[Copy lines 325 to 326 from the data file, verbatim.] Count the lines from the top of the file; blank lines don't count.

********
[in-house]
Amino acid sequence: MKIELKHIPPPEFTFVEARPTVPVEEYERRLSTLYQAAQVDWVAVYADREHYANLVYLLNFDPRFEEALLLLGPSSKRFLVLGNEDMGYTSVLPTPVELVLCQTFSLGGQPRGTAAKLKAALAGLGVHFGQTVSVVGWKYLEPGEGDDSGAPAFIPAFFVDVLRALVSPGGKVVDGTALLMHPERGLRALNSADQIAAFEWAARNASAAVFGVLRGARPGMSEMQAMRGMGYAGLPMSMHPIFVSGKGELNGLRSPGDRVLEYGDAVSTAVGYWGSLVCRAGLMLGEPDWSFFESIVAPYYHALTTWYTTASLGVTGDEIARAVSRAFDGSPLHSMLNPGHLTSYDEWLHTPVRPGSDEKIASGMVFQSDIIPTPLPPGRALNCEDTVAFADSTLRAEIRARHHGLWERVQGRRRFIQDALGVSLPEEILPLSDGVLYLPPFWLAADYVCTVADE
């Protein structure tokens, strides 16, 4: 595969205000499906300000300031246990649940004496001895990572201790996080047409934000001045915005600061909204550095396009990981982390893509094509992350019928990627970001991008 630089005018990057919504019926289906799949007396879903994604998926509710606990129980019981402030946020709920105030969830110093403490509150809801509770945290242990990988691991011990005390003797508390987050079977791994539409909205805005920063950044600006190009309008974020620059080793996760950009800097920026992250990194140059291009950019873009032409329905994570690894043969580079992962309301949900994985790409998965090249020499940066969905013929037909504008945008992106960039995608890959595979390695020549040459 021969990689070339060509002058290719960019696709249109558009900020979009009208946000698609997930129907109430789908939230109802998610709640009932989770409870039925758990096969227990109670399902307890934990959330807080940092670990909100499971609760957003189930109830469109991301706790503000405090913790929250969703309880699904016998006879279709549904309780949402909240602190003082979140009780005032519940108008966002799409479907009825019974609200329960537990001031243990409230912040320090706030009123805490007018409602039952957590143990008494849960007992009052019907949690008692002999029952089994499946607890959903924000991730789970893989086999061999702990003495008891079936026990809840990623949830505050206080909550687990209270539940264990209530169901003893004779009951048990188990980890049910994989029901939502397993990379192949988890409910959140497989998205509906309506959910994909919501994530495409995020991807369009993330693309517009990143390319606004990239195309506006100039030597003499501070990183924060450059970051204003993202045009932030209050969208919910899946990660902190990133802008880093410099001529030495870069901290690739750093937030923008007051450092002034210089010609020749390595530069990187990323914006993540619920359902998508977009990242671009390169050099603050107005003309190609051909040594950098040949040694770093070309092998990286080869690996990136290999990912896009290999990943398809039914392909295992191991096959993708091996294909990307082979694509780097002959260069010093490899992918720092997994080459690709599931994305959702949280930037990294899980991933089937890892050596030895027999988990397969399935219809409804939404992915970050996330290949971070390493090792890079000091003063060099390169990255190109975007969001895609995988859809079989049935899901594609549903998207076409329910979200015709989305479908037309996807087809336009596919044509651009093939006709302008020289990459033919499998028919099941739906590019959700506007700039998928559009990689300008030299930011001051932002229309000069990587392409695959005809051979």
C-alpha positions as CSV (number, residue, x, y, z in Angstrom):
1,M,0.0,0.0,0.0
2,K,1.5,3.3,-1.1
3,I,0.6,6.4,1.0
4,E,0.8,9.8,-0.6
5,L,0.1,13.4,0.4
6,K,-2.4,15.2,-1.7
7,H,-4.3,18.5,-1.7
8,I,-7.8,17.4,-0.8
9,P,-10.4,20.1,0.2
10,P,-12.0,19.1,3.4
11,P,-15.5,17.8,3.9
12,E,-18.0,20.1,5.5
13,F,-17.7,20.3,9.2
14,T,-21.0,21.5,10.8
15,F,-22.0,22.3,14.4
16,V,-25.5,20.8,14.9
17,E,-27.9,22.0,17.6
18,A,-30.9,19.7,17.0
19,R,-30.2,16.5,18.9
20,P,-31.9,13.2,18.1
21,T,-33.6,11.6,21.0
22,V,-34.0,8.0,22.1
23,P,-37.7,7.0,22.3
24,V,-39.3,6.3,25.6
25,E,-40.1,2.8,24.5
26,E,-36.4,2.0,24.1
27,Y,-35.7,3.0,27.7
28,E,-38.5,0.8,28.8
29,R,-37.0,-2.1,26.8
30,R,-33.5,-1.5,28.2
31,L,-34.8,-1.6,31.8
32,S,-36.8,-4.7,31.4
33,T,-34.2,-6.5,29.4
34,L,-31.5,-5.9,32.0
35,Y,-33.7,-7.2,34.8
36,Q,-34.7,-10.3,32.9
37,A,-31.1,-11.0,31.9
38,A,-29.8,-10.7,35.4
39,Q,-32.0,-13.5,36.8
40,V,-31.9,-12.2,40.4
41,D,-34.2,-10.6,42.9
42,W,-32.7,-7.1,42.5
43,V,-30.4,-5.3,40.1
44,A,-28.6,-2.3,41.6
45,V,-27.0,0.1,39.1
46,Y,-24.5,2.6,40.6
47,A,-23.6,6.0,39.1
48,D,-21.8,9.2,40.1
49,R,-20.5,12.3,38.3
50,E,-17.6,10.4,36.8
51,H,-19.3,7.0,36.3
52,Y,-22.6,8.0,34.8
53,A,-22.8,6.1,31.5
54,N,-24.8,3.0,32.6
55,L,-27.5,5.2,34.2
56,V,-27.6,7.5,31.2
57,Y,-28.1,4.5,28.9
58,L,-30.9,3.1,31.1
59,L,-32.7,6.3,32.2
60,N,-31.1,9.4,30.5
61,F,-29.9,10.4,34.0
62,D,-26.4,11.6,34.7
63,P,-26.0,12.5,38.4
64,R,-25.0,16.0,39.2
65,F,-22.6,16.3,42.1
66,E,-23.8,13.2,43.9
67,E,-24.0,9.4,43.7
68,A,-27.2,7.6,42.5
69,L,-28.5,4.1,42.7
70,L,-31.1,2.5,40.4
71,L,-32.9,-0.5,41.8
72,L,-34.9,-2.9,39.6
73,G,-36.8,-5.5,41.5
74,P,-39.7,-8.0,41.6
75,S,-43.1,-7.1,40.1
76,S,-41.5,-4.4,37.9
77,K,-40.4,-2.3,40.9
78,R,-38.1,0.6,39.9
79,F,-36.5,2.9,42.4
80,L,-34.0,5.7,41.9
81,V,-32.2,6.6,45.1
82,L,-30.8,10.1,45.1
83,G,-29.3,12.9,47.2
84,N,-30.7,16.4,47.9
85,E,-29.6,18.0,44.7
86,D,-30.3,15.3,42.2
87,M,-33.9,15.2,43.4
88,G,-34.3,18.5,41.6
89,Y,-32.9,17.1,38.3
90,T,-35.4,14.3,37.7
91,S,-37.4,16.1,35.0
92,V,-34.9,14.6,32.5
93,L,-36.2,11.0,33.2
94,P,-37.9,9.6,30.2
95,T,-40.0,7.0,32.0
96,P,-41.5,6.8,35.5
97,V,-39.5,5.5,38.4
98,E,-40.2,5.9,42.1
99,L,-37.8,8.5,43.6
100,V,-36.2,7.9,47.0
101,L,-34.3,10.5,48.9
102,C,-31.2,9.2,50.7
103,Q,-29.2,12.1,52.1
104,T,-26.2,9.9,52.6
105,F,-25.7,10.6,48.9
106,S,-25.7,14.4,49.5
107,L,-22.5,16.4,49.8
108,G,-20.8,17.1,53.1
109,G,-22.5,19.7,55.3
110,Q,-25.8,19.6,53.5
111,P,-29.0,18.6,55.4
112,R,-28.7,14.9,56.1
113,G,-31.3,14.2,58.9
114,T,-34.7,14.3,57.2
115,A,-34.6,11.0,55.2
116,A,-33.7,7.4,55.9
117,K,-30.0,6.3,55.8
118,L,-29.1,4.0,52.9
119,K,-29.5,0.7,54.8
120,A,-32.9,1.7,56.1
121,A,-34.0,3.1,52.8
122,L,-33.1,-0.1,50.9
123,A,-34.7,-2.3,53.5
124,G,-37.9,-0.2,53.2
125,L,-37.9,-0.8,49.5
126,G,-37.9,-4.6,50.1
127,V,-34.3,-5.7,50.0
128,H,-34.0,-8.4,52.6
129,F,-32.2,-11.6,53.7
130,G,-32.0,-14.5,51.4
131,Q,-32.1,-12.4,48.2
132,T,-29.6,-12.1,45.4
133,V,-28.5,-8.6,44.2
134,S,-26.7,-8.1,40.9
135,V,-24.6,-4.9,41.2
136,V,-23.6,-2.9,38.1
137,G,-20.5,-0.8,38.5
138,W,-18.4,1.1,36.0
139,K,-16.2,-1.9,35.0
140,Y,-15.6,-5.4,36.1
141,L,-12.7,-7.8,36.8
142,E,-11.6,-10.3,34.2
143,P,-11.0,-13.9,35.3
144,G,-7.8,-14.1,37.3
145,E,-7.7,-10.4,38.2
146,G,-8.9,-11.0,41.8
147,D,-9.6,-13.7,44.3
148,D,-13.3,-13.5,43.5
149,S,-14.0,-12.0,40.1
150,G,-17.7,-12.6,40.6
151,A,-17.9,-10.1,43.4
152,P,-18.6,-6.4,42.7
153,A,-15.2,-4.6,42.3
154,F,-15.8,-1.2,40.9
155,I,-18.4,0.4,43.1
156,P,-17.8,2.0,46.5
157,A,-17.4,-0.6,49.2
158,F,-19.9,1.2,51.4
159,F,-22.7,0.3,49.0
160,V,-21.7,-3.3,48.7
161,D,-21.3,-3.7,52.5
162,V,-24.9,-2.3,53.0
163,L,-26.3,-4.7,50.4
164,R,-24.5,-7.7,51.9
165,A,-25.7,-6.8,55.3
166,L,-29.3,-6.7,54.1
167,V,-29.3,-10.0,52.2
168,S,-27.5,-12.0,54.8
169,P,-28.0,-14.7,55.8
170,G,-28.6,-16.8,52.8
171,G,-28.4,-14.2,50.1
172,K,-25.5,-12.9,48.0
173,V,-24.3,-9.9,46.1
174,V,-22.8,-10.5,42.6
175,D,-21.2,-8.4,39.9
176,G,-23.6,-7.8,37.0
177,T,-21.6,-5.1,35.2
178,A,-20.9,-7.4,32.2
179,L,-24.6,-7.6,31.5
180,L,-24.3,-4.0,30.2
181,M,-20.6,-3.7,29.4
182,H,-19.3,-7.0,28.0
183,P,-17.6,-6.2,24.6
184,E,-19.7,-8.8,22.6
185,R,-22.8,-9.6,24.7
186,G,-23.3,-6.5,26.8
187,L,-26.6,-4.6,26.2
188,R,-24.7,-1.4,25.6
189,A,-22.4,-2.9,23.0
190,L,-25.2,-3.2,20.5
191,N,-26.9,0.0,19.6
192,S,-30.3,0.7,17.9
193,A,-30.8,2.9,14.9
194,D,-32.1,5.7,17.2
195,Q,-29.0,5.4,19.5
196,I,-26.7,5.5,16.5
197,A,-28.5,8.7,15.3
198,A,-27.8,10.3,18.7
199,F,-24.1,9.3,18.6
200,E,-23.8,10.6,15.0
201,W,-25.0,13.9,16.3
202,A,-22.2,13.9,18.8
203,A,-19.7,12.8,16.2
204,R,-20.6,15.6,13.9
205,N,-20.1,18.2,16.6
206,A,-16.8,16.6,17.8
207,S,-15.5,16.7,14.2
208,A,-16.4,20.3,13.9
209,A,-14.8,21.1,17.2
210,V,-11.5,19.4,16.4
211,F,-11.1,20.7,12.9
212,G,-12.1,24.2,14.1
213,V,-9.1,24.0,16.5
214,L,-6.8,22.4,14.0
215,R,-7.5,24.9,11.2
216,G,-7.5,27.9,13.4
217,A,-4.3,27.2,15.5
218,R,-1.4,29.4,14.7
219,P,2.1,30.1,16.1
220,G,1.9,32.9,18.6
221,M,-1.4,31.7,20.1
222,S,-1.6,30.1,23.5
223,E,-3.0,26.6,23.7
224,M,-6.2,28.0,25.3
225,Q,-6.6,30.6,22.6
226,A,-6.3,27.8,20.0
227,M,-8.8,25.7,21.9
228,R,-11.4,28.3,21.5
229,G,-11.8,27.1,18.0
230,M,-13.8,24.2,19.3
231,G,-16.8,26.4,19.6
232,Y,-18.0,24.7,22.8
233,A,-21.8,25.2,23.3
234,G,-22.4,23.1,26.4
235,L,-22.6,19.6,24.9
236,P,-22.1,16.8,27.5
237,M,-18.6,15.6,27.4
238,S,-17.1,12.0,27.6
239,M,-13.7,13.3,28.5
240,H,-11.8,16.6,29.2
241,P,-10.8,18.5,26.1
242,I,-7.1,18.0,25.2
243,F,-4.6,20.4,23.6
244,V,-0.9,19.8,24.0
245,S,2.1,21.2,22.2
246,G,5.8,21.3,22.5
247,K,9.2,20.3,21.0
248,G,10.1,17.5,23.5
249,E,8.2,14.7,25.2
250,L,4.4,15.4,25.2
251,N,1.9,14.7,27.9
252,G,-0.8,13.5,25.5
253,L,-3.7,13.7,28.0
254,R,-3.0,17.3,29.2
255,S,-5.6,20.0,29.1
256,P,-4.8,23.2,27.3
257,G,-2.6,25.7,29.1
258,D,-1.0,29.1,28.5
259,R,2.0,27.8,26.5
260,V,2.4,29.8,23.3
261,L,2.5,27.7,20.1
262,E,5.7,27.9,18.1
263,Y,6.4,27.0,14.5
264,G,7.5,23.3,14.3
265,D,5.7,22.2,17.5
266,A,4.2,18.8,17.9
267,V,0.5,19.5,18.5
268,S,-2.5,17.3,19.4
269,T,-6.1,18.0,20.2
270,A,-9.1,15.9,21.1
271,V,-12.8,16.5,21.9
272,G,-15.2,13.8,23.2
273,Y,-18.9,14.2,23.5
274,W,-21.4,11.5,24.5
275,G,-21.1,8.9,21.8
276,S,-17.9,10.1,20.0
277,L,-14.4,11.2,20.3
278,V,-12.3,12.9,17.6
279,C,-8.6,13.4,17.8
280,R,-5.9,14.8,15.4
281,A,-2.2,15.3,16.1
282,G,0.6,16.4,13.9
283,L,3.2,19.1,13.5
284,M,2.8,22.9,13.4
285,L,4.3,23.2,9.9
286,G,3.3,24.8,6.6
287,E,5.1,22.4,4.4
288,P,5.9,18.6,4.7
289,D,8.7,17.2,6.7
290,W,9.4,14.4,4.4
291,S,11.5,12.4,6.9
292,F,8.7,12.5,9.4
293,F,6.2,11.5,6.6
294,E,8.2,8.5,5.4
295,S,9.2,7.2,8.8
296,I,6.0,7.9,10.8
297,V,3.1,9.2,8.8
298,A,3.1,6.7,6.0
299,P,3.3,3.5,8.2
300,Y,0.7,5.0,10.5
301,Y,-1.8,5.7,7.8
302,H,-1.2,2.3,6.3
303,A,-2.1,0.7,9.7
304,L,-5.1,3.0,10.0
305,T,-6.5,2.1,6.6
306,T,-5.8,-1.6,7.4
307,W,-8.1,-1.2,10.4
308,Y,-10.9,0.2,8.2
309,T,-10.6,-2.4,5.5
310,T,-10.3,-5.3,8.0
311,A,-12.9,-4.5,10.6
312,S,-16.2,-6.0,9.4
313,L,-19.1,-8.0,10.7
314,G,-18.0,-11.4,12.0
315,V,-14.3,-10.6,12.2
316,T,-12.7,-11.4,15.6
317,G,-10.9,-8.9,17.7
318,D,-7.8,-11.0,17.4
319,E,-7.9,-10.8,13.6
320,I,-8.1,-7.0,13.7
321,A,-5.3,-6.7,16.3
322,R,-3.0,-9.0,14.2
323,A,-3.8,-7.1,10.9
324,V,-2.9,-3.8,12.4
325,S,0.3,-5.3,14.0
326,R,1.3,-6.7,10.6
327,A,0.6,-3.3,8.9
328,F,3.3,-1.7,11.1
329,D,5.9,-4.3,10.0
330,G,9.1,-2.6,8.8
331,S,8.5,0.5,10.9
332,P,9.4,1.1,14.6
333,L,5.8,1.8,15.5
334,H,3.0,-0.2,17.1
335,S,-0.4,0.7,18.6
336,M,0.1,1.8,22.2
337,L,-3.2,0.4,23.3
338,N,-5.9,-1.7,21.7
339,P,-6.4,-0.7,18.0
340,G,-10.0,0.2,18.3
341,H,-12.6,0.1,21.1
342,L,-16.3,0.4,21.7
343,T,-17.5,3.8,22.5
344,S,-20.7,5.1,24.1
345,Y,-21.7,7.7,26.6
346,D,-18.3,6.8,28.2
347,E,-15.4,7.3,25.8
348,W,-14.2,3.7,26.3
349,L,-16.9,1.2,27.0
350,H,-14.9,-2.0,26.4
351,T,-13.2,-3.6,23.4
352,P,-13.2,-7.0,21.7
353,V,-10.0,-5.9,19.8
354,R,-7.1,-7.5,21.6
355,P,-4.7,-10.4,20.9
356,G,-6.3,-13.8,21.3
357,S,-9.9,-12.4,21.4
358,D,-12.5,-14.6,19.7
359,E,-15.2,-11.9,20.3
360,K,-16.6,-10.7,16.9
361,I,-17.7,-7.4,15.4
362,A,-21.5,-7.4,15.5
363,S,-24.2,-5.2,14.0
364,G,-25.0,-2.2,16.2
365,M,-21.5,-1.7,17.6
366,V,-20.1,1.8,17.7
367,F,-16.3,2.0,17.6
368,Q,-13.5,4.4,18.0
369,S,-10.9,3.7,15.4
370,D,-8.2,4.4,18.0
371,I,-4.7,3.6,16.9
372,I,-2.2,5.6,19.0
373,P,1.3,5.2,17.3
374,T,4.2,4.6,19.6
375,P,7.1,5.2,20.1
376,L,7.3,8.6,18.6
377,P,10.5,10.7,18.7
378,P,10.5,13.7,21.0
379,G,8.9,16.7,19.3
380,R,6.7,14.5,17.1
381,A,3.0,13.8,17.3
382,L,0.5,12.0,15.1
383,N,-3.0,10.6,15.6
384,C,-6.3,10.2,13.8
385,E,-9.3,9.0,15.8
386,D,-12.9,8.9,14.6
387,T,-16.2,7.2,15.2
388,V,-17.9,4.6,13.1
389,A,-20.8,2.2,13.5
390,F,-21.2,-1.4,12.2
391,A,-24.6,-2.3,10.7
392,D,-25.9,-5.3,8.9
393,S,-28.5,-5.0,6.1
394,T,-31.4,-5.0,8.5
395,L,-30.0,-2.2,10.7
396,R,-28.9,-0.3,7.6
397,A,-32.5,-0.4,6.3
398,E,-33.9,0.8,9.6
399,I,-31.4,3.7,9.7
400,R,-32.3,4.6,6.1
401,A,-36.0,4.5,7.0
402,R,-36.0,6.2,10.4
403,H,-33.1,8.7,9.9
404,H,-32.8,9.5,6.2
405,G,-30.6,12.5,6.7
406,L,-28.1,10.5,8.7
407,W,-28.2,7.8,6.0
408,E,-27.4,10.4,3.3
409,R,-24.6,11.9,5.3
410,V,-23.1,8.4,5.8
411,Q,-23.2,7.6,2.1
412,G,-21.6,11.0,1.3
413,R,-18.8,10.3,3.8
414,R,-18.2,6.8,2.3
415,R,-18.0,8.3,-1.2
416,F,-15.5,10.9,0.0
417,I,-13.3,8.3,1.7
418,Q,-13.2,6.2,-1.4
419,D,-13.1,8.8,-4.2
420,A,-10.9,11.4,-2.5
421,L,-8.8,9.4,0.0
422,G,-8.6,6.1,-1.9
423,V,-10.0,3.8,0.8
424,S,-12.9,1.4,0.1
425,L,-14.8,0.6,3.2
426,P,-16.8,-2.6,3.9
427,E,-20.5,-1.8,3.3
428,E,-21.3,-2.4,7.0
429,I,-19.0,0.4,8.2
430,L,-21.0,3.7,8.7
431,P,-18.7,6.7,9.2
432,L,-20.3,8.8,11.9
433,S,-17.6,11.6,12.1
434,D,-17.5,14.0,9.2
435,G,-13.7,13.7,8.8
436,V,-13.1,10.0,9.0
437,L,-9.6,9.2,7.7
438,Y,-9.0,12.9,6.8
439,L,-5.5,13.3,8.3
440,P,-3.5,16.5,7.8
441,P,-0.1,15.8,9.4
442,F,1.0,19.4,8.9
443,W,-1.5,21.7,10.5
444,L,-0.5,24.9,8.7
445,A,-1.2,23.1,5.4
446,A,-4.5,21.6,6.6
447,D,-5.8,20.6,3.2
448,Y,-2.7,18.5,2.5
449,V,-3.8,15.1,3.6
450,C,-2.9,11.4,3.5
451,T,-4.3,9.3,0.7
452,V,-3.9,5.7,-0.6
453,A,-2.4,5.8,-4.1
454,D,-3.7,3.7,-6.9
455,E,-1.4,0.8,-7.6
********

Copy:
321,A,-5.3,-6.7,16.3
322,R,-3.0,-9.0,14.2